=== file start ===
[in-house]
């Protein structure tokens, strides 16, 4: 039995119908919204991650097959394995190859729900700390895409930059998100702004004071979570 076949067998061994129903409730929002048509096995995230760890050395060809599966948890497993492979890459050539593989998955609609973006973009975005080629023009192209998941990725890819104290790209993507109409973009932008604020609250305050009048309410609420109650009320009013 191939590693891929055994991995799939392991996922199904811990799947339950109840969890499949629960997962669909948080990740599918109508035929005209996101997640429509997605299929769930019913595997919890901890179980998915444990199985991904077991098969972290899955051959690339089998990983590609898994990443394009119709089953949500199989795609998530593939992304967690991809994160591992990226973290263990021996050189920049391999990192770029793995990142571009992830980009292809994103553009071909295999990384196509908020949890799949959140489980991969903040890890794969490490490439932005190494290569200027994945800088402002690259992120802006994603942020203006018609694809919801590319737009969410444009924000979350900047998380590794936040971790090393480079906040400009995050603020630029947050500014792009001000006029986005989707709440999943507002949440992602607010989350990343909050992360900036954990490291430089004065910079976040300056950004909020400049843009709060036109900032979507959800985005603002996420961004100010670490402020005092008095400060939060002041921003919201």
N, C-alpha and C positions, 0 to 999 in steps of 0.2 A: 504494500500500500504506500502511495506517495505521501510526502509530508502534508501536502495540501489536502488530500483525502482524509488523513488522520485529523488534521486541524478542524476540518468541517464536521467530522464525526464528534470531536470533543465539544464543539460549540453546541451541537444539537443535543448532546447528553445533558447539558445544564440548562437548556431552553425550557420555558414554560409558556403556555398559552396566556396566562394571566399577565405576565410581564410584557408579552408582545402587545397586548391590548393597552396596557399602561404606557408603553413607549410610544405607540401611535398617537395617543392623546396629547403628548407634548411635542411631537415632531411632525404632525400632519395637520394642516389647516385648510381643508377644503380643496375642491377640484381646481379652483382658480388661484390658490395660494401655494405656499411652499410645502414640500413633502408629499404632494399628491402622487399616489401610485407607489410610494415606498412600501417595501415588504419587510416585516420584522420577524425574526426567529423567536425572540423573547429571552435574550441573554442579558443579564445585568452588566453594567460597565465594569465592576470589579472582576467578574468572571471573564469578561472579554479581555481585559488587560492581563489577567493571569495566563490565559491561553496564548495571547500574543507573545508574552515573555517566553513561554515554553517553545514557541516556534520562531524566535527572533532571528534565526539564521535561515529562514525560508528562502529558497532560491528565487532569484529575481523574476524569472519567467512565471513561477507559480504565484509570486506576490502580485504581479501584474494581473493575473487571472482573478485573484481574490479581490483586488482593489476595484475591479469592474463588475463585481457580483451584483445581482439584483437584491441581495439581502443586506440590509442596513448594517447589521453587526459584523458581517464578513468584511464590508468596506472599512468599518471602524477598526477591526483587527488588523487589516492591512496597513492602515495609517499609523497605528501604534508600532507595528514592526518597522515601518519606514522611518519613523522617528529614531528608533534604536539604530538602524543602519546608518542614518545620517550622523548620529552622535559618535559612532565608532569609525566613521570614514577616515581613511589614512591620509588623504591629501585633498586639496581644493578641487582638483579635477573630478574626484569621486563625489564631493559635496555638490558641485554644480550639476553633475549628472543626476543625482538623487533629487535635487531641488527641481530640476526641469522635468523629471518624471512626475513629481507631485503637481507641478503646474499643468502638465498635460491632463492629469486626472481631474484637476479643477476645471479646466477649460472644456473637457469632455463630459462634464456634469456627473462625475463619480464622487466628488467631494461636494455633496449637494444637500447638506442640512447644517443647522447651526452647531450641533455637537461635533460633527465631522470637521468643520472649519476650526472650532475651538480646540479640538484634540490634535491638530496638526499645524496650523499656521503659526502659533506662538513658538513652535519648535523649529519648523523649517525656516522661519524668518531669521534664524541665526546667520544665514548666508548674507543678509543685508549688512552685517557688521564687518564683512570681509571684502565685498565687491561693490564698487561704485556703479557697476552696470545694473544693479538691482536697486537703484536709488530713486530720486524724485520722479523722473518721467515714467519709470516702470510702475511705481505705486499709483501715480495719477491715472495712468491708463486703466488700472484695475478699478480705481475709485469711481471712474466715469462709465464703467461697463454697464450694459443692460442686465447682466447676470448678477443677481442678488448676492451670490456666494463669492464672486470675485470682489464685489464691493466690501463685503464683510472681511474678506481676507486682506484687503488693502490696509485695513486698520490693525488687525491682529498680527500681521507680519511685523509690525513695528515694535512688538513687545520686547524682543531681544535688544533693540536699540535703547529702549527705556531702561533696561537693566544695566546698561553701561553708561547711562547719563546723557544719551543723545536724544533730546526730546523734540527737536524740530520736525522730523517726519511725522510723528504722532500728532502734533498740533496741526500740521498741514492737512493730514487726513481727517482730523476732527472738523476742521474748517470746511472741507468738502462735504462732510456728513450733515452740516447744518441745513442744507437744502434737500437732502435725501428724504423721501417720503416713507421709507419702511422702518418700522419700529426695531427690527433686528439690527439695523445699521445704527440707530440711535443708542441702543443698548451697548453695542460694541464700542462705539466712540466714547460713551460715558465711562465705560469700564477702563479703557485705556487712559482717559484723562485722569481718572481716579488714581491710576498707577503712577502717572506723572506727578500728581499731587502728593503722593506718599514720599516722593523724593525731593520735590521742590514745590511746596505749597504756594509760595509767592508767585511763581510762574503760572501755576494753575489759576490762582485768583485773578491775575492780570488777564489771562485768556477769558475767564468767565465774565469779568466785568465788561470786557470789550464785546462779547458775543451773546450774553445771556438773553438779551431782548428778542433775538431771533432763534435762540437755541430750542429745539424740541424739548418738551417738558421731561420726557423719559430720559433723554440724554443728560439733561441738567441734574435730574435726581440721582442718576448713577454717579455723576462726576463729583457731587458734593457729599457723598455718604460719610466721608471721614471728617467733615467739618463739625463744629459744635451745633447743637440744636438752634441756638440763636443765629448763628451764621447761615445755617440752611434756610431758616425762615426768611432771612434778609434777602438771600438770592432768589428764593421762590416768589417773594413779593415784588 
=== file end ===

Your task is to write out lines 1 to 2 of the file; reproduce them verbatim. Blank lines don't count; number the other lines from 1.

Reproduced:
[in-house]
């Protein structure tokens, strides 16, 4: 039995119908919204991650097959394995190859729900700390895409930059998100702004004071979570 076949067998061994129903409730929002048509096995995230760890050395060809599966948890497993492979890459050539593989998955609609973006973009975005080629023009192209998941990725890819104290790209993507109409973009932008604020609250305050009048309410609420109650009320009013 191939590693891929055994991995799939392991996922199904811990799947339950109840969890499949629960997962669909948080990740599918109508035929005209996101997640429509997605299929769930019913595997919890901890179980998915444990199985991904077991098969972290899955051959690339089998990983590609898994990443394009119709089953949500199989795609998530593939992304967690991809994160591992990226973290263990021996050189920049391999990192770029793995990142571009992830980009292809994103553009071909295999990384196509908020949890799949959140489980991969903040890890794969490490490439932005190494290569200027994945800088402002690259992120802006994603942020203006018609694809919801590319737009969410444009924000979350900047998380590794936040971790090393480079906040400009995050603020630029947050500014792009001000006029986005989707709440999943507002949440992602607010989350990343909050992360900036954990490291430089004065910079976040300056950004909020400049843009709060036109900032979507959800985005603002996420961004100010670490402020005092008095400060939060002041921003919201």